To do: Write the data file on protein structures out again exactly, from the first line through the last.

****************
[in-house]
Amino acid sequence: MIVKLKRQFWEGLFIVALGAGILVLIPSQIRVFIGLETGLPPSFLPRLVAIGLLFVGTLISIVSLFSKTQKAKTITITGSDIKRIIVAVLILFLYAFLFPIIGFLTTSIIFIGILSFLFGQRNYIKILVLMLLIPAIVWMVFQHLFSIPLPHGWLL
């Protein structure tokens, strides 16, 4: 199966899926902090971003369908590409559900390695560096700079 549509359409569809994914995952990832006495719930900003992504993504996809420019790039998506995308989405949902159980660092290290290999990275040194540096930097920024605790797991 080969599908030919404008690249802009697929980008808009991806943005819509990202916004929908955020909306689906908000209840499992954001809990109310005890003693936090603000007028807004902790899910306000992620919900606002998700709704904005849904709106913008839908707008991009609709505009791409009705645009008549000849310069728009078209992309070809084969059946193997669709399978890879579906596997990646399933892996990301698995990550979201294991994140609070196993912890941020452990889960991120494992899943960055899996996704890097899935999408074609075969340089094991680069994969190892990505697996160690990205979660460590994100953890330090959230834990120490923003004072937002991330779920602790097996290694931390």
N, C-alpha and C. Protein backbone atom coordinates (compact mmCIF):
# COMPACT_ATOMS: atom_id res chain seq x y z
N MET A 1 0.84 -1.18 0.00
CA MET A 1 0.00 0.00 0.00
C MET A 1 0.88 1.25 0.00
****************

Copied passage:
[in-house]
Amino acid sequence: MIVKLKRQFWEGLFIVALGAGILVLIPSQIRVFIGLETGLPPSFLPRLVAIGLLFVGTLISIVSLFSKTQKAKTITITGSDIKRIIVAVLILFLYAFLFPIIGFLTTSIIFIGILSFLFGQRNYIKILVLMLLIPAIVWMVFQHLFSIPLPHGWLL
């Protein structure tokens, strides 16, 4: 199966899926902090971003369908590409559900390695560096700079 549509359409569809994914995952990832006495719930900003992504993504996809420019790039998506995308989405949902159980660092290290290999990275040194540096930097920024605790797991 080969599908030919404008690249802009697929980008808009991806943005819509990202916004929908955020909306689906908000209840499992954001809990109310005890003693936090603000007028807004902790899910306000992620919900606002998700709704904005849904709106913008839908707008991009609709505009791409009705645009008549000849310069728009078209992309070809084969059946193997669709399978890879579906596997990646399933892996990301698995990550979201294991994140609070196993912890941020452990889960991120494992899943960055899996996704890097899935999408074609075969340089094991680069994969190892990505697996160690990205979660460590994100953890330090959230834990120490923003004072937002991330779920602790097996290694931390």
N, C-alpha and C. Protein backbone atom coordinates (compact mmCIF):
# COMPACT_ATOMS: atom_id res chain seq x y z
N MET A 1 0.84 -1.18 0.00
CA MET A 1 0.00 0.00 0.00
C MET A 1 0.88 1.25 0.00